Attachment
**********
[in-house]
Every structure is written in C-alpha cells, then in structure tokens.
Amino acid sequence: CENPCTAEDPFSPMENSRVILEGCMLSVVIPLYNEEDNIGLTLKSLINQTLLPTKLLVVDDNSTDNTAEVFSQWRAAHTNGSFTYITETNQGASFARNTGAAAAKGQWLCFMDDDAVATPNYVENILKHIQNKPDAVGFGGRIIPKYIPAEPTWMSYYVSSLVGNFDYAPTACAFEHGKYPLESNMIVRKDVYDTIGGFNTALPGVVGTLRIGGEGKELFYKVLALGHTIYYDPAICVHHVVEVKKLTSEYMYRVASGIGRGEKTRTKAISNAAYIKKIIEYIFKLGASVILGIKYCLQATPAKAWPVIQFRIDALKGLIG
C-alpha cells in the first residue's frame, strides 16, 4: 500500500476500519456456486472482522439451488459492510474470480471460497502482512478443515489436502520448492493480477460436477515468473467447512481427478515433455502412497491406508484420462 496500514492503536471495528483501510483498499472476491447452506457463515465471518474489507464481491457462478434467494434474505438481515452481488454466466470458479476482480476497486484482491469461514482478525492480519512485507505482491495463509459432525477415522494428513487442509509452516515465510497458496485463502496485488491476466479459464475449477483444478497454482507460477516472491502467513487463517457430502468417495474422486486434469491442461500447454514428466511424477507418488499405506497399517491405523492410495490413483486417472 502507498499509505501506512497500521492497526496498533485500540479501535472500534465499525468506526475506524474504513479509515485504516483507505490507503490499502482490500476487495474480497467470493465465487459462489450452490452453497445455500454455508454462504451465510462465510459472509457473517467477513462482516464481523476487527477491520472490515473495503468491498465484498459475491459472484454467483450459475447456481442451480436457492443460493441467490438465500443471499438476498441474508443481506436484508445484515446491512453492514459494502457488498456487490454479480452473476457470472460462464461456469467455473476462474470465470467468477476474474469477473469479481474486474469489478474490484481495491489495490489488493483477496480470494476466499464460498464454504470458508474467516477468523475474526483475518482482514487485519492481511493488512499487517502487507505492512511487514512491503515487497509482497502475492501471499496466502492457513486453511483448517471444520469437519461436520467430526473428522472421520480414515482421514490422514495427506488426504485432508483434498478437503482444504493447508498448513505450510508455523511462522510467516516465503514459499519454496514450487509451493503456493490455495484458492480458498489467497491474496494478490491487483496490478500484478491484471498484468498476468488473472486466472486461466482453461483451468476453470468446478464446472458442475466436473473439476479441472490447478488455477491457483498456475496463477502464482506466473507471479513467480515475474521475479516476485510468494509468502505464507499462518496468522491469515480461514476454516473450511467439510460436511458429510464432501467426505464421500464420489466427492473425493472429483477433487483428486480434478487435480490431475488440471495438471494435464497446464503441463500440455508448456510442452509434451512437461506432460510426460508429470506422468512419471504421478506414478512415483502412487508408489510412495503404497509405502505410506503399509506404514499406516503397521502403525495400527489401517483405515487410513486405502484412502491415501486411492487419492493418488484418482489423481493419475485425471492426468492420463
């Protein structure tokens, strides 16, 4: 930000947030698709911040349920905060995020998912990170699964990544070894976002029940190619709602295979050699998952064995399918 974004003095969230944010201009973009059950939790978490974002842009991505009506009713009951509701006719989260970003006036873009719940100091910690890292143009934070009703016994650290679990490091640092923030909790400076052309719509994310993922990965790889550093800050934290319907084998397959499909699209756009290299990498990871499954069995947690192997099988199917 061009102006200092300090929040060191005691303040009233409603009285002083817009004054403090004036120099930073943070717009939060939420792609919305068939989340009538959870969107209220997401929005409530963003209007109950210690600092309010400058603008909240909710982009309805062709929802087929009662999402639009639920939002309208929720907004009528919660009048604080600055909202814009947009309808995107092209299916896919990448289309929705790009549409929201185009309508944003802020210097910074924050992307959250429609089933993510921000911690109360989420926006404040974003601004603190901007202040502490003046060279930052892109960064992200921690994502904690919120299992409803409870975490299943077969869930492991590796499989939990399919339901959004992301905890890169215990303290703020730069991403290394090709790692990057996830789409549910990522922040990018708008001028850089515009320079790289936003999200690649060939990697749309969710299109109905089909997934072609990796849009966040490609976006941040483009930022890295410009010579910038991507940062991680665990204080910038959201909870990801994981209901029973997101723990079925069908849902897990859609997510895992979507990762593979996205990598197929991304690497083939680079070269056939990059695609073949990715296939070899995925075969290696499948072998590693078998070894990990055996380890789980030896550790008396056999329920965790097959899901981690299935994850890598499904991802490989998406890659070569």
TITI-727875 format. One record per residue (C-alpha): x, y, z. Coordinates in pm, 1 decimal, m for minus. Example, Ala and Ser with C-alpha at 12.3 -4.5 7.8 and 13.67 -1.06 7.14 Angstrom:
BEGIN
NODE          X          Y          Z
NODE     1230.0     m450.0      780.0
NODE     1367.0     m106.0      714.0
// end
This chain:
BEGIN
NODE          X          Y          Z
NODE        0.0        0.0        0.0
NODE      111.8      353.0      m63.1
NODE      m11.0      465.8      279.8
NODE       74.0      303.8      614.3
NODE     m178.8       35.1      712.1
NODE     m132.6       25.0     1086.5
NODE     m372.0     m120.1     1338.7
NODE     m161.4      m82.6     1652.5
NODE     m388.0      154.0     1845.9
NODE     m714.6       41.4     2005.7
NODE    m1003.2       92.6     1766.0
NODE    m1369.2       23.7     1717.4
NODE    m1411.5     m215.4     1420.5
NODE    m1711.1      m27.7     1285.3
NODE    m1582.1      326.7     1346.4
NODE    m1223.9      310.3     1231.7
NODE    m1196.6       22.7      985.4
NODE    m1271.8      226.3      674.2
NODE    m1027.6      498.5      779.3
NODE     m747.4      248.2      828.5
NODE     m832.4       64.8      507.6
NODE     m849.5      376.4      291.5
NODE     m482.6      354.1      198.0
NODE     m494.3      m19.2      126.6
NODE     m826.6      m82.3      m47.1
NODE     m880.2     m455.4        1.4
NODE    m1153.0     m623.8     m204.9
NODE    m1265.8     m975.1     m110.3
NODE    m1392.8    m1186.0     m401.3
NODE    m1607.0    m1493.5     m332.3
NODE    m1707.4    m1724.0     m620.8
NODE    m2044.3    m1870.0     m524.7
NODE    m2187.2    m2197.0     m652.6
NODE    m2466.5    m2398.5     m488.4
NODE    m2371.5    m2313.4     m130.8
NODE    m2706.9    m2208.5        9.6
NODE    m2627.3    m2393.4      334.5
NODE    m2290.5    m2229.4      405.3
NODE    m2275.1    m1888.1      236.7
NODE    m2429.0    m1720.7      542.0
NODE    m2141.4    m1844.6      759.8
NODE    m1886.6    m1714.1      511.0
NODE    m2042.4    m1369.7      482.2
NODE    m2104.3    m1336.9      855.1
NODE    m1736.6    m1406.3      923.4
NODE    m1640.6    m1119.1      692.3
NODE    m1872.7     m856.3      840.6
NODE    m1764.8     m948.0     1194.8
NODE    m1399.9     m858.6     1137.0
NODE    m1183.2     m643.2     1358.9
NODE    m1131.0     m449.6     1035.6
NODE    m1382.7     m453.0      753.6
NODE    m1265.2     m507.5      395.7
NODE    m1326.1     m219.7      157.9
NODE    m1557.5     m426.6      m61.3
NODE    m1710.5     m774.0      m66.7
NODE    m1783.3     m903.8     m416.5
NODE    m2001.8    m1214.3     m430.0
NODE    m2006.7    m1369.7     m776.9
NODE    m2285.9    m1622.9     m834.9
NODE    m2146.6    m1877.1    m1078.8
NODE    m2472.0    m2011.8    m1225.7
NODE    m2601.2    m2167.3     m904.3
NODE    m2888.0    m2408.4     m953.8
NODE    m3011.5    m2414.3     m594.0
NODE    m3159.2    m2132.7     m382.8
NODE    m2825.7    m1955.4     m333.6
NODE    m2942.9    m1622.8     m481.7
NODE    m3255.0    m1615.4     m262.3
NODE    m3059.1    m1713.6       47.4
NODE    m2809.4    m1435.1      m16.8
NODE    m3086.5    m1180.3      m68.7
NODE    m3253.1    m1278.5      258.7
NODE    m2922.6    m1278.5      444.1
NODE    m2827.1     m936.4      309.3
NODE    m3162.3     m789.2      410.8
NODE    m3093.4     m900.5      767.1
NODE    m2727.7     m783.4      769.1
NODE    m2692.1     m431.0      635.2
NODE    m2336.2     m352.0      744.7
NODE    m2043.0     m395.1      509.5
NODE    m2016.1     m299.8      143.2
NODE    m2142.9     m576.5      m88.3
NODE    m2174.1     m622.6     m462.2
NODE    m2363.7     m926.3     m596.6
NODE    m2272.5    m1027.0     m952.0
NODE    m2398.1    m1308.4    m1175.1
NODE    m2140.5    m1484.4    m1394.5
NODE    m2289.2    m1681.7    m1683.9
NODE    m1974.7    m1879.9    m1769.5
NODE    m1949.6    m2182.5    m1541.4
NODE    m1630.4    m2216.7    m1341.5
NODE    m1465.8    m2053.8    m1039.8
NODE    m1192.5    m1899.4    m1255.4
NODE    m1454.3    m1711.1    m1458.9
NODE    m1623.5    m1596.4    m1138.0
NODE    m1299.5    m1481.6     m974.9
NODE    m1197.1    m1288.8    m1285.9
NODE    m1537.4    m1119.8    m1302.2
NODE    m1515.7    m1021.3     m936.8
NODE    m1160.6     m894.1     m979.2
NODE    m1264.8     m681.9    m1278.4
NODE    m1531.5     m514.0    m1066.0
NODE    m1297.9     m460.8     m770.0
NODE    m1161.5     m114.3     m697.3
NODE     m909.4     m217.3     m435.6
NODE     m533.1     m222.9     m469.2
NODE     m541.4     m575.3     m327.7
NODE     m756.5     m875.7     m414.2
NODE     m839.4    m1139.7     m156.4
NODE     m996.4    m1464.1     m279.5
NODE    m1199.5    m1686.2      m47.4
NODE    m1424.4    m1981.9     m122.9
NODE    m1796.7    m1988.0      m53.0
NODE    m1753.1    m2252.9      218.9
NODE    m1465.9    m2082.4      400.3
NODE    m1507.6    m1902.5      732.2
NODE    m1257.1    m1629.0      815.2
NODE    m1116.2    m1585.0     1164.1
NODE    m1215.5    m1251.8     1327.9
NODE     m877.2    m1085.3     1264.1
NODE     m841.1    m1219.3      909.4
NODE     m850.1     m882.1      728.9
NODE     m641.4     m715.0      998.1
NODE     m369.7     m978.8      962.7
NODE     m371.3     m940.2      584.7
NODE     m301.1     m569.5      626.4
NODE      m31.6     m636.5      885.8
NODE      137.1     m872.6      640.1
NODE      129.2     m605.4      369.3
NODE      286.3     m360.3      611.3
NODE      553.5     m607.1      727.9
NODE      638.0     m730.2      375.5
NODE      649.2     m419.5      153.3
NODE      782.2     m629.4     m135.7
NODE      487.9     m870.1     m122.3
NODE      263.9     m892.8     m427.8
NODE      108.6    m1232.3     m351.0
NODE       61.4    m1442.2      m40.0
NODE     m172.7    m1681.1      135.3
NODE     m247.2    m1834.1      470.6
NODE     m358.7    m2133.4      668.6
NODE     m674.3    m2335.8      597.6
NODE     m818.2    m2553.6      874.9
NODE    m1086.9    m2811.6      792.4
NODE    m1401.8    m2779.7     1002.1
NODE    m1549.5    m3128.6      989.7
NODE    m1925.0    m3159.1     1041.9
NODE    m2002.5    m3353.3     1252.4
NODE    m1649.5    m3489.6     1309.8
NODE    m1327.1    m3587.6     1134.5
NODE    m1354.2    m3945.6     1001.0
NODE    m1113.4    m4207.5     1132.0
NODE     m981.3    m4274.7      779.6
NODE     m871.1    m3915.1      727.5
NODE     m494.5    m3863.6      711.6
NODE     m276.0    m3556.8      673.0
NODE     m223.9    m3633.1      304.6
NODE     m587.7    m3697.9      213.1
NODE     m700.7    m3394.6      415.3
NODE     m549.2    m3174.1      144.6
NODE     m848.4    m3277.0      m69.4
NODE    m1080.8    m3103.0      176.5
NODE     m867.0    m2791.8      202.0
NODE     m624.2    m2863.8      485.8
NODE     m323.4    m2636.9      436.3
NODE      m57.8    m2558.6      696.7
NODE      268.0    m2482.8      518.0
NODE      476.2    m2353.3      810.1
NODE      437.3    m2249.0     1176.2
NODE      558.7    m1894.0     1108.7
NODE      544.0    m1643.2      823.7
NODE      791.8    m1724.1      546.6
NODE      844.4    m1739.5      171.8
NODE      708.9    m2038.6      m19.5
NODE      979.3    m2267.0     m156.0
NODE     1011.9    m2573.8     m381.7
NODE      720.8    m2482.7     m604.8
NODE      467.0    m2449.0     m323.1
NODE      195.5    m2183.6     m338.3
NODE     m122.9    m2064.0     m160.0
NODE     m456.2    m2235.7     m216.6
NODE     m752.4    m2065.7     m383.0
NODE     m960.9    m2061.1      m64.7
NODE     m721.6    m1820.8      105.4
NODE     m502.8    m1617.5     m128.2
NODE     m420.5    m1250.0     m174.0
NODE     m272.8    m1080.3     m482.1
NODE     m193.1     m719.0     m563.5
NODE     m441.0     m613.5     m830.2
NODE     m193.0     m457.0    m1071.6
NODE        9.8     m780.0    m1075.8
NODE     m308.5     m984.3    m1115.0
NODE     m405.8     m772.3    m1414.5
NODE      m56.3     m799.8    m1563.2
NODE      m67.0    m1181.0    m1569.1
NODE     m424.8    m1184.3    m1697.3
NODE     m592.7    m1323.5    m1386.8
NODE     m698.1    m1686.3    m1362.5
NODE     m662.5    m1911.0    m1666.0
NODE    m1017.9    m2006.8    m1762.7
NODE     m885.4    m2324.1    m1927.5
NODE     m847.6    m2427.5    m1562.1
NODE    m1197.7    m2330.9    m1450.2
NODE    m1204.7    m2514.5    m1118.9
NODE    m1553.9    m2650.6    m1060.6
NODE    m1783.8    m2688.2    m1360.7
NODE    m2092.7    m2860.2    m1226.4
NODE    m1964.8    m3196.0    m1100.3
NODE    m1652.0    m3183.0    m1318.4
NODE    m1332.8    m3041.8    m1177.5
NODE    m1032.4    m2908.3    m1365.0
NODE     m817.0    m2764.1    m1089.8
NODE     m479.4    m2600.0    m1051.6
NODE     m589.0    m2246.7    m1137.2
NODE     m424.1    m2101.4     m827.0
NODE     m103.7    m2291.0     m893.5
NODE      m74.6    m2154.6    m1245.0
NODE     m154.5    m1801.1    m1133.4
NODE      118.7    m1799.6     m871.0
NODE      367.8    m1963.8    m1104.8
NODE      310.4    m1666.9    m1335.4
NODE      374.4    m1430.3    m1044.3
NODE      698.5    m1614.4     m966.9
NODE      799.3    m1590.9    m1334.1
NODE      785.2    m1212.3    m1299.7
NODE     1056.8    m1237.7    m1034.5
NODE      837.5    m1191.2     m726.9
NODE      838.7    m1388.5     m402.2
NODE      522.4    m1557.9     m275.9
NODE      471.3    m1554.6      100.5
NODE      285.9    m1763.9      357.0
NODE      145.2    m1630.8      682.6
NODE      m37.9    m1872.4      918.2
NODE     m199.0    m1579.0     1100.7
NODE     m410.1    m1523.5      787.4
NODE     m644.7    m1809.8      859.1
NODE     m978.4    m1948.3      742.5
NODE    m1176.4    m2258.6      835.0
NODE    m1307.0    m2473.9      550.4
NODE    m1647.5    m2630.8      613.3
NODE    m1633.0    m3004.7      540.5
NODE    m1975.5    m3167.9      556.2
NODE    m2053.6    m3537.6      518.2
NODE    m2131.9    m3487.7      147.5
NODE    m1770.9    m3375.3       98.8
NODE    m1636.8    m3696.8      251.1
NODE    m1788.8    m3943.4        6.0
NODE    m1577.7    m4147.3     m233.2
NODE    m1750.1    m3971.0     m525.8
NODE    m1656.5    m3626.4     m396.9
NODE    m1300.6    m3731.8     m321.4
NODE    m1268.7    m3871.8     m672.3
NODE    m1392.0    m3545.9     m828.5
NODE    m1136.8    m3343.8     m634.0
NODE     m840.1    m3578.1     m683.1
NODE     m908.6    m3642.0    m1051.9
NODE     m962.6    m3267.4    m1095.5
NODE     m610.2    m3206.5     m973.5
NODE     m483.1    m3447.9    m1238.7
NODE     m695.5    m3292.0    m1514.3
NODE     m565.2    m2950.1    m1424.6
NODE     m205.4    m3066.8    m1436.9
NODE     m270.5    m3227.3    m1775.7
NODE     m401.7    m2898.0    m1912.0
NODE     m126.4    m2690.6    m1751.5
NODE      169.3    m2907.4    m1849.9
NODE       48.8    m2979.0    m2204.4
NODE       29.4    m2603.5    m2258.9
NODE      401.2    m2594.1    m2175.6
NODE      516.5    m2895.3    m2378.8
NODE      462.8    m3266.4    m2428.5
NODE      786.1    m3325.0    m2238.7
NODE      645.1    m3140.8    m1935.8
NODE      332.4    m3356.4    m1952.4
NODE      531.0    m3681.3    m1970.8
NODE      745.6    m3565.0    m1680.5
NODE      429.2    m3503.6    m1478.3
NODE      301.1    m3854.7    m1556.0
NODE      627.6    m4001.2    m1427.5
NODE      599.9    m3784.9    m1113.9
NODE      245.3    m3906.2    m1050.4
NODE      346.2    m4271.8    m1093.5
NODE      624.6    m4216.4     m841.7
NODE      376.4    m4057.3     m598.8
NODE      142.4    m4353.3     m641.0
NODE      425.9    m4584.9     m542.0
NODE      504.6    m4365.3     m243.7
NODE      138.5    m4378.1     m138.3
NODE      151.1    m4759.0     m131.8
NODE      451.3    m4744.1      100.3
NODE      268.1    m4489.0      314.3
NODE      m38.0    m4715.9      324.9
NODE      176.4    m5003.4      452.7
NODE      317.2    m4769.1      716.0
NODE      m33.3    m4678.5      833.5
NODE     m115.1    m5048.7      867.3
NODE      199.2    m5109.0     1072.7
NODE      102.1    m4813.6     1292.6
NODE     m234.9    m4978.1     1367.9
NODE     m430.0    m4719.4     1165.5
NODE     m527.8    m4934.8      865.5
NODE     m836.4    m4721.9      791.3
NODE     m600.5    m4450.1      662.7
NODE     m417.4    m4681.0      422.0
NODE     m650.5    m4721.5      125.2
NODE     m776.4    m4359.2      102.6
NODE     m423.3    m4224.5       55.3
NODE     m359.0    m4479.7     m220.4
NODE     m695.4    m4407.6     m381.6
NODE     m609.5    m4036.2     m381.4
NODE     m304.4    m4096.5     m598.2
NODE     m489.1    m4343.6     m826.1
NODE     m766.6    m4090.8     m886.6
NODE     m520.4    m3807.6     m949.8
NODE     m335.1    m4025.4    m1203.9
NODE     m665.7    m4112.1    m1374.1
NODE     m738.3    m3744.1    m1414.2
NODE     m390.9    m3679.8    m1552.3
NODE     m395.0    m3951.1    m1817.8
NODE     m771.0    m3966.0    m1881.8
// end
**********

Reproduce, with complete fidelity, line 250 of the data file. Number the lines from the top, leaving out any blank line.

NODE     m410.1    m1523.5      787.4